Students &T echnology

The 2011 ECAR National Study of Undergraduate Students and Information Technology

Improving the availability and effectiveness of technology on campus is an opportunity for institutions:


of students agree their institution needs more technology

Only 1 in 4 (22%) students strongly agree their institution uses the technology it has effectively

Only 1 in 5 (19%) strongly agree technology is integrated seamlessly into their courses

More than 1 in 7 students think technology breaks or is broken more o en than it is used in the classroom

Students like basic online services at their institutions Percentage of students who say their institution does an excellent or good job at these online services: Course registration Making grades available Offering library resources Making transcripts available Making financial aid information available Offering textbooks for sale 53% 86% 81% 75% 70% 70%

Mix it up! Students say they learn more in blended learning Some online environments: components 58% No online components 20%

Completely online 9%

13% Options to choose online components

Students value the technologies instructors use– and use effectively Percentage of students responding “extremely effectively” among those whose instructors use: Instructors at research universities institutions use more technology … Percentage of students who say their instructors use technology: Projector Laptop computer Wi-Fi Student response systems 35% 15% Document camera/digital projector 31% Thumbdrive/portable hard drive 32% Interactive whiteboard 23%

Associate’s | Doctorate 59% 79% 53% 52% 52% 45% 40% 31% 76%

About 1 in 3 students (31%) think the instructor o en requires the help of others to get technology up and running successfully

65% Projector

59% Wi-Fi

… but students at associate’s colleges rate instructors use of technology higher on these technologies Percentage of students who say their instructors use technology extremely effectively: Doctorate | Associate’s Laptop computer 66% 53% Desktop computer 62% 52% Document camera Printer 52% 51% 42% 35% 27% 42% 62% 61% 56% 51%

More than 1 in 2 students (51%) think they know more about how to use technology than their professors

58% Laptop computer

Interactive whiteboard Scanner Webcam

57% Desktop computer

Instructors who are highly effective in their use of technology make learning more engaging and relevant Students who strongly agree that their instructors deliver these benefits:

of students wish their instructors used e-mail more o en About 1 in 3 students (31%) wish their instructors used e-books or e-textbooks more o en

Instructors technology effectiveness Low | High Extends learning beyond the classroom 32% 57% Control of my own learning 26% 52% Makes learning more creative Better prepares to enter workforce Makes learning more fun 24% 26% 24% 48% 47% 47%

56% Document camera

Room for growth: Few students at all institutions strongly agree their instructors use technology … 55% Gaming device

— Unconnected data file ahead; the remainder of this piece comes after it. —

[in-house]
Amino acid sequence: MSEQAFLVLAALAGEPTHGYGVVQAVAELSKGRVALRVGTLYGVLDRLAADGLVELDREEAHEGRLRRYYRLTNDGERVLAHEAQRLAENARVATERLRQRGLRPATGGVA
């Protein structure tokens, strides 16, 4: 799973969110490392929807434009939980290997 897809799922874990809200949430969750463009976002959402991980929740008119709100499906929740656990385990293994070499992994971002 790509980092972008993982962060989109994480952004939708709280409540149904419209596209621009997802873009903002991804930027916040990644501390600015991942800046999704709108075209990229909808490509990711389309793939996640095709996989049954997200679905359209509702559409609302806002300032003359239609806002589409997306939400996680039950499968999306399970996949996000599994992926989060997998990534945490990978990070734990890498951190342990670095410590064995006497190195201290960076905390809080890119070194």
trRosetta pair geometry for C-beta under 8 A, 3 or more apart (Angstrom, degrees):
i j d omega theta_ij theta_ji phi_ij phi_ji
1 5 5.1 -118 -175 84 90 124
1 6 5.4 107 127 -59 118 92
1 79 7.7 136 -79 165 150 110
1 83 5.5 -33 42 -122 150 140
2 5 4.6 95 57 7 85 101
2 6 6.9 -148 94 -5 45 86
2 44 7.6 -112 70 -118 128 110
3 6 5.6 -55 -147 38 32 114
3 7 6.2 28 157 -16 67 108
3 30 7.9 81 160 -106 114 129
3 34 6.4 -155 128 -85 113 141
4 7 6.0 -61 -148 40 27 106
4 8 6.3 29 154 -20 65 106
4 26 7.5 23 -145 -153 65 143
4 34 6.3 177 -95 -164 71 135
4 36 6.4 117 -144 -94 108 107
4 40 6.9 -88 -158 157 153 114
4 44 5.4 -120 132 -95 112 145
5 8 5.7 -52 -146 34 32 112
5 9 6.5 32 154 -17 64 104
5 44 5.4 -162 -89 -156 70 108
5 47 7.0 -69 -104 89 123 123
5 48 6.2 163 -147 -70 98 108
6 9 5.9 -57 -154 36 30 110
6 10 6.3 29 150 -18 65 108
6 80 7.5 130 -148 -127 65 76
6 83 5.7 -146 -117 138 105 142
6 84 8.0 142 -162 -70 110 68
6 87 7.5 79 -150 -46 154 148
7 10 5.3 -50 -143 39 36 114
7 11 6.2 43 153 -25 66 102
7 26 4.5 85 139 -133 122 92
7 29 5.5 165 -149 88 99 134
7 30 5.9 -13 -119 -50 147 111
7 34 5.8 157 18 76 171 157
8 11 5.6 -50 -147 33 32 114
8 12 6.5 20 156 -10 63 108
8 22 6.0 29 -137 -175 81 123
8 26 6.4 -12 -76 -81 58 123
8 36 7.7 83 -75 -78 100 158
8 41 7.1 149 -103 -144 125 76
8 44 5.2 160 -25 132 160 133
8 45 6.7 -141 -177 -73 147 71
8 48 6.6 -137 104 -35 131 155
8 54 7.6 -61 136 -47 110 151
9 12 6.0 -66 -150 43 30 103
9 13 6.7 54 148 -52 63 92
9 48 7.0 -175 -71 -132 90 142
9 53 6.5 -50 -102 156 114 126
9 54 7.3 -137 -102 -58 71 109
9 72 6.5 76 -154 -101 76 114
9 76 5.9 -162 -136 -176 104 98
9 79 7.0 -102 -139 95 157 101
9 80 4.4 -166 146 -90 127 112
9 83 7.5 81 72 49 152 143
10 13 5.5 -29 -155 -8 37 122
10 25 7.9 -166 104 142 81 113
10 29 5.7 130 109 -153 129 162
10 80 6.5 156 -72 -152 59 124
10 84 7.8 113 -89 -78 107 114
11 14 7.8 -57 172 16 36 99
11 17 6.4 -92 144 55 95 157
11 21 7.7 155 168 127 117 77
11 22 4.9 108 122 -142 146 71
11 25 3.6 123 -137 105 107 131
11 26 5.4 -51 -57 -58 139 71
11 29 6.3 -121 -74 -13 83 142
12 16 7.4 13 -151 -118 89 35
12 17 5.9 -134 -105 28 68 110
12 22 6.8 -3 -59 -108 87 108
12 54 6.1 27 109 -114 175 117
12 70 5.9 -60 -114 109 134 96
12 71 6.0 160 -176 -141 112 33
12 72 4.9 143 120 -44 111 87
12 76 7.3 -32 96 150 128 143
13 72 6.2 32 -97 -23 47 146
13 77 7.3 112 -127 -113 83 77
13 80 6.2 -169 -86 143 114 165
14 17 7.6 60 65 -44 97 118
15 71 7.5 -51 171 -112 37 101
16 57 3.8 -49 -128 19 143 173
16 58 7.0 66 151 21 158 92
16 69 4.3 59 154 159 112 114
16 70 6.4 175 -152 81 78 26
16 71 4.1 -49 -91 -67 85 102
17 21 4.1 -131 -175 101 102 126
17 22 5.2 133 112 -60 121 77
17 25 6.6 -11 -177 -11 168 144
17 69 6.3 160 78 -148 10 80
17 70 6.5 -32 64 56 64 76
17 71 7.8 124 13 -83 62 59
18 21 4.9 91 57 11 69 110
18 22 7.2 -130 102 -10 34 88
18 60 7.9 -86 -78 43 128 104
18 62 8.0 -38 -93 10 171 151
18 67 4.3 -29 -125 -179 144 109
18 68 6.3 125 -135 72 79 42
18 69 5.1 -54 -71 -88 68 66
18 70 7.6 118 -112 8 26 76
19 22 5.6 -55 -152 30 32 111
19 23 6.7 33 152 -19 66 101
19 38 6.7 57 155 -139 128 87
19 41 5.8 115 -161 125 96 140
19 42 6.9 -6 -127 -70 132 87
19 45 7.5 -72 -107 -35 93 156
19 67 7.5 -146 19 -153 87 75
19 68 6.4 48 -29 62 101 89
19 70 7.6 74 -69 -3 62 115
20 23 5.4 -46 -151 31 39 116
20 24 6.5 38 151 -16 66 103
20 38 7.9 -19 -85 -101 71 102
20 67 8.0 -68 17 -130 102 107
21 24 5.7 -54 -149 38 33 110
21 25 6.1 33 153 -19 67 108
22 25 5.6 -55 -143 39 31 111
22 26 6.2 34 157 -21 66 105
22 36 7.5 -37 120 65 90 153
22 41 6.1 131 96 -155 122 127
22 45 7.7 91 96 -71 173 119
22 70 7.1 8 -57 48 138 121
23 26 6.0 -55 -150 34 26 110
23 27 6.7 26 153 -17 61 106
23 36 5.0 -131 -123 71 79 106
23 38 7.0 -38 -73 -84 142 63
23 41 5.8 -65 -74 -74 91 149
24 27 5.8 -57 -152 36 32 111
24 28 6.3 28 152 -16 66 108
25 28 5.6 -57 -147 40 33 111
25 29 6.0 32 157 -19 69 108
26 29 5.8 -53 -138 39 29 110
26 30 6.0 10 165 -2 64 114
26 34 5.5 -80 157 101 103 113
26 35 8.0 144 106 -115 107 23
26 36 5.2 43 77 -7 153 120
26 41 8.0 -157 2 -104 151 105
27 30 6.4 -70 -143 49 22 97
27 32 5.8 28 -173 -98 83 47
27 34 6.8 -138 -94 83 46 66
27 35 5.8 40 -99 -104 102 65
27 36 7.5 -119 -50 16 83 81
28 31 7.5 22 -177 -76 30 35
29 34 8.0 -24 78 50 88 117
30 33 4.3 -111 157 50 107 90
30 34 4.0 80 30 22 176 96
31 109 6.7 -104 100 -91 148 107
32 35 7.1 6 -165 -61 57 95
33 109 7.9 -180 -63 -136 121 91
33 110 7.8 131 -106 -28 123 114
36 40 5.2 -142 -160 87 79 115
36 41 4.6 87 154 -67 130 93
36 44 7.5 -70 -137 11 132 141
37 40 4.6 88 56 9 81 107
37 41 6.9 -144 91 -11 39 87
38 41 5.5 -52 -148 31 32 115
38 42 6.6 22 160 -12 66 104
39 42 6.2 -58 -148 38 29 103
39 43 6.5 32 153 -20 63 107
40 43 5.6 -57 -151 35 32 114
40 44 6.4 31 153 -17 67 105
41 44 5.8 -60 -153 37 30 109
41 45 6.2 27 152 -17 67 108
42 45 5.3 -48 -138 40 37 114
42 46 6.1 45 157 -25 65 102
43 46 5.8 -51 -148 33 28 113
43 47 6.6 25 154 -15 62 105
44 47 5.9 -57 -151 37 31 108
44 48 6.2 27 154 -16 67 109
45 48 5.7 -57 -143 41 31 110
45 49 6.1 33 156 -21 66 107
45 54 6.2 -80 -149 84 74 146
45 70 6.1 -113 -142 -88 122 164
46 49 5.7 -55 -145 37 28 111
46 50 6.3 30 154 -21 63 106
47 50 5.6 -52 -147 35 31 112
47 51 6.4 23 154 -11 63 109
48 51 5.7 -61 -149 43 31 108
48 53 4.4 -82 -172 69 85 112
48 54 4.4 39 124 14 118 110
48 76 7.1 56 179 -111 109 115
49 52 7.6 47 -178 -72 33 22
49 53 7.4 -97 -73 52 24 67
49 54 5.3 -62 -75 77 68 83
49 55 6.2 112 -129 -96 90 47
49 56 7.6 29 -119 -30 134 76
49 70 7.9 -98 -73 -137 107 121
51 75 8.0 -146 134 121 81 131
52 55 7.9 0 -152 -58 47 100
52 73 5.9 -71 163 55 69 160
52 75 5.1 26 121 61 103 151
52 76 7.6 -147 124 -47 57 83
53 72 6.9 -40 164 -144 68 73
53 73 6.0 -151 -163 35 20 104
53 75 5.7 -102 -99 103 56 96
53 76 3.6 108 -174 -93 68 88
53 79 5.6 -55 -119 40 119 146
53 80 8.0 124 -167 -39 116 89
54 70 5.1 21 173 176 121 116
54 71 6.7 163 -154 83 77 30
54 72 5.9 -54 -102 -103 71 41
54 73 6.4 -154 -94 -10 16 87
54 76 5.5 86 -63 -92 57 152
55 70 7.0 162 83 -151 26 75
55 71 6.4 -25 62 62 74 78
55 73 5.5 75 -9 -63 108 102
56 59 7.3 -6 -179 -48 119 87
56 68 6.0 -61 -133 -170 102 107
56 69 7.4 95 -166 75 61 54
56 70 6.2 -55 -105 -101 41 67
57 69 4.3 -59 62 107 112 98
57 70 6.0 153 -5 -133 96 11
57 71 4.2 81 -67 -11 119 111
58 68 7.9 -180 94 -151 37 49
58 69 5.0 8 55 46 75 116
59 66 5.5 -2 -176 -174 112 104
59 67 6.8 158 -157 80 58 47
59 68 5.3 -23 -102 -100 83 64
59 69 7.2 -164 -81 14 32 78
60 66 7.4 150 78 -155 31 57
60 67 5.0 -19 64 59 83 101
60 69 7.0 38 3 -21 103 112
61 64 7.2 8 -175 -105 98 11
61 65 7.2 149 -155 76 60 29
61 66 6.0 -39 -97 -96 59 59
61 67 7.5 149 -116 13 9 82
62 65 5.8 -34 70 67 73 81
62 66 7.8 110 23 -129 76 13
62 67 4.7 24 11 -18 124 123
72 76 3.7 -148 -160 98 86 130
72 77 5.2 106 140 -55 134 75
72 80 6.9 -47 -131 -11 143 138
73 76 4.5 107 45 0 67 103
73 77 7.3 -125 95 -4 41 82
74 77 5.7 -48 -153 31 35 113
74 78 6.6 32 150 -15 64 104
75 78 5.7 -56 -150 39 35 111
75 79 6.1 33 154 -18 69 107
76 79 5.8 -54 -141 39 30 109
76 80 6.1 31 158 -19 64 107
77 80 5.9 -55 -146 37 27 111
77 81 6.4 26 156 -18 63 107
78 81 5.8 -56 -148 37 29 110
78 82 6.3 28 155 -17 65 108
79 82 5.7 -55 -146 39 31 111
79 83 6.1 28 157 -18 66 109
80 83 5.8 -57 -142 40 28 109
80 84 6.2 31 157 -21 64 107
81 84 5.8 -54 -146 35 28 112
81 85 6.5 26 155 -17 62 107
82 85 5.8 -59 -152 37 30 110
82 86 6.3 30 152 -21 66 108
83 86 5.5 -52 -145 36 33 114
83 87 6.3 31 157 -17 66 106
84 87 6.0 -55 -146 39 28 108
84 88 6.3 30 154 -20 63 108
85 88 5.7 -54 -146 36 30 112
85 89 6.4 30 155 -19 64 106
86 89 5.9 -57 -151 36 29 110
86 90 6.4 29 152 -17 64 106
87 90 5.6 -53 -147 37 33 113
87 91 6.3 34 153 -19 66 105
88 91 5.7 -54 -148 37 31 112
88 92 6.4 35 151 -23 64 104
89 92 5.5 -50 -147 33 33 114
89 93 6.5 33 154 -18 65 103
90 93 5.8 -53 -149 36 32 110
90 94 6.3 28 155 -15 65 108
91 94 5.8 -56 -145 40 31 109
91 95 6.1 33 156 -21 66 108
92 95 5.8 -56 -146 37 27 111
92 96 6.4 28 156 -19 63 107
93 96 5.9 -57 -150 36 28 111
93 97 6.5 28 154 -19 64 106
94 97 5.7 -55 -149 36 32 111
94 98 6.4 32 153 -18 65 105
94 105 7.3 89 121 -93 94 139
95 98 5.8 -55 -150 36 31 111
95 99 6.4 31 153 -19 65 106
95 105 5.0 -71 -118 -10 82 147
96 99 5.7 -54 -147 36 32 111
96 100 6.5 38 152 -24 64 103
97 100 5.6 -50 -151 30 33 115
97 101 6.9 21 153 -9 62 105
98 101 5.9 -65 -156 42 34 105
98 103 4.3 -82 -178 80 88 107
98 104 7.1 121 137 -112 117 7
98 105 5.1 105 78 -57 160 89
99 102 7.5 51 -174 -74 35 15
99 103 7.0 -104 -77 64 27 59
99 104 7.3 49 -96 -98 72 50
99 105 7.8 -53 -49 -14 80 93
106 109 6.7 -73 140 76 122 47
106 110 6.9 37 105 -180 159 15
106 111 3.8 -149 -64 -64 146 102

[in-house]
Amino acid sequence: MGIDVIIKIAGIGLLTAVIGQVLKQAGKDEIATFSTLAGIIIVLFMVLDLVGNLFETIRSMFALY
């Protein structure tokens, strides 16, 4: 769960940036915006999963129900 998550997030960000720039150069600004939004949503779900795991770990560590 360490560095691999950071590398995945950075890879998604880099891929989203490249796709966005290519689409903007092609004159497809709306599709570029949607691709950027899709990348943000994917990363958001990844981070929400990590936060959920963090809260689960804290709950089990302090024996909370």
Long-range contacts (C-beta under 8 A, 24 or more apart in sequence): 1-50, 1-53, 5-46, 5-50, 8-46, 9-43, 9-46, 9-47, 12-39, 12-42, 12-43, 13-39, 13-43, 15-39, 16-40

19% … effectively, or …

20% … frequently enough.

54% Printer

53% HDTV

52% Thumb drive

50% Digital SLR camera

of students wish their instructors used a course or learning management system more o en

So ware
Applications most frequently used by students: Word processors Institution library website Presentation so ware Spreadsheets Course or learning management system E-books or e-textbooks Programming languages E-portfolios Many students want specialized so ware skills Percentage of students who say “I wish I knew how to use it better”: Programming language 48% Audio-creation 41% E-portfolios 40% Geotagging 40% Speech recognition 38% 57% 77% 31% 13% Less than 25 years old 25 years old and older 33% 21% Windows vs. Mac: Age makes a difference in undergraduates’ platform preferences 57% 96% 88% 85% 83% 73% Many students say they lack so ware skills 15% Percentage of students who 27% do not believe their skill 32% levels meet 41% their needs: 32% 39% 80% 77%

@ 75%

The number of different so ware activities engaged in by the average student

Almost all students use e-mail (99%), text messaging (93%) and Facebook (90%) as communication tools Communication tools most frequently used (several times a day)



Texting Facebook

Technology ownership: A majority of undergraduates own about a dozen devices 53% 38% 11% 12% 55% 55% 56% 62% 66% 70% 75% 81% 87%



Netbook eReader Games Computer WebHandheld Desktop cam

Smart phone



Games Thumb Stationary drive

DVD player

Printer Computer

Essential technology: Percentage of students who said these technologies are “extremely valuable” for academic success 57% 64% 73% 78% 81%

of students have used smartphones for academics in the past year

Computer Thumb Printer Desktop drive

Wi-Fi Computer

Count the ways: How smartphone owners use their devices for academics E-mailing professors Checking grades Texting other students about coursework Looking up information on the Internet in class Texting professors

66% 62% 61% 45% 19%

The data in this infographic comes from the ECAR National Study of Undergraduate Students and Information Technology, 2011. The full study highlights additional student perspectives captured in an online survey administered in 2011.